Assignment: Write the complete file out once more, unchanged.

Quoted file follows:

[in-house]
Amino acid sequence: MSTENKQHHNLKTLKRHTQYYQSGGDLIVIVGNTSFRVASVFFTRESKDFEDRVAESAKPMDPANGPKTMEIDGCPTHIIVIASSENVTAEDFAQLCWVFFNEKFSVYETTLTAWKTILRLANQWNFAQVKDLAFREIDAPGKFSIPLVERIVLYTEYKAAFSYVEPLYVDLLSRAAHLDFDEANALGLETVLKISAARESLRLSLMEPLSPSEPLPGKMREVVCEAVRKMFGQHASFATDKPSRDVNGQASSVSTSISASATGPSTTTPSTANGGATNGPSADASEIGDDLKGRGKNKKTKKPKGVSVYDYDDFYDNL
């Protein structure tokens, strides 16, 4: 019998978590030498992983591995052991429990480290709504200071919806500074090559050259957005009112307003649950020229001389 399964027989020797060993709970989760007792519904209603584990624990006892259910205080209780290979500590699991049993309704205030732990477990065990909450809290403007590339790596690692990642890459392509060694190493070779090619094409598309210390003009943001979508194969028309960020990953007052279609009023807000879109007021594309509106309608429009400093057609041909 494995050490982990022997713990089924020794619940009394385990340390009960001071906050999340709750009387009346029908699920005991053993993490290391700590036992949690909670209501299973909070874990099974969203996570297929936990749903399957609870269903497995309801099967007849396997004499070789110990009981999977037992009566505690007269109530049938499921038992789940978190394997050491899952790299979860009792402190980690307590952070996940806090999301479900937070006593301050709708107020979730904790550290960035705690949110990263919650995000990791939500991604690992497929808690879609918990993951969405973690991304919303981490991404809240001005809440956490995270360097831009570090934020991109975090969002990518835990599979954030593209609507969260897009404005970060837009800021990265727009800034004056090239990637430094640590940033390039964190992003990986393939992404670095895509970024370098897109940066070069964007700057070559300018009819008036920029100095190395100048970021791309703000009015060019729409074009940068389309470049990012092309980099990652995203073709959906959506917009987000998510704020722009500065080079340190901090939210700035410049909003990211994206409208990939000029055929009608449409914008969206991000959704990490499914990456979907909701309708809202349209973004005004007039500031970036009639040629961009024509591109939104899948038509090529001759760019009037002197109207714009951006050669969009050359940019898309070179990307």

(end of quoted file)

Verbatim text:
[in-house]
Amino acid sequence: MSTENKQHHNLKTLKRHTQYYQSGGDLIVIVGNTSFRVASVFFTRESKDFEDRVAESAKPMDPANGPKTMEIDGCPTHIIVIASSENVTAEDFAQLCWVFFNEKFSVYETTLTAWKTILRLANQWNFAQVKDLAFREIDAPGKFSIPLVERIVLYTEYKAAFSYVEPLYVDLLSRAAHLDFDEANALGLETVLKISAARESLRLSLMEPLSPSEPLPGKMREVVCEAVRKMFGQHASFATDKPSRDVNGQASSVSTSISASATGPSTTTPSTANGGATNGPSADASEIGDDLKGRGKNKKTKKPKGVSVYDYDDFYDNL
């Protein structure tokens, strides 16, 4: 019998978590030498992983591995052991429990480290709504200071919806500074090559050259957005009112307003649950020229001389 399964027989020797060993709970989760007792519904209603584990624990006892259910205080209780290979500590699991049993309704205030732990477990065990909450809290403007590339790596690692990642890459392509060694190493070779090619094409598309210390003009943001979508194969028309960020990953007052279609009023807000879109007021594309509106309608429009400093057609041909 494995050490982990022997713990089924020794619940009394385990340390009960001071906050999340709750009387009346029908699920005991053993993490290391700590036992949690909670209501299973909070874990099974969203996570297929936990749903399957609870269903497995309801099967007849396997004499070789110990009981999977037992009566505690007269109530049938499921038992789940978190394997050491899952790299979860009792402190980690307590952070996940806090999301479900937070006593301050709708107020979730904790550290960035705690949110990263919650995000990791939500991604690992497929808690879609918990993951969405973690991304919303981490991404809240001005809440956490995270360097831009570090934020991109975090969002990518835990599979954030593209609507969260897009404005970060837009800021990265727009800034004056090239990637430094640590940033390039964190992003990986393939992404670095895509970024370098897109940066070069964007700057070559300018009819008036920029100095190395100048970021791309703000009015060019729409074009940068389309470049990012092309980099990652995203073709959906959506917009987000998510704020722009500065080079340190901090939210700035410049909003990211994206409208990939000029055929009608449409914008969206991000959704990490499914990456979907909701309708809202349209973004005004007039500031970036009639040629961009024509591109939104899948038509090529001759760019009037002197109207714009951006050669969009050359940019898309070179990307």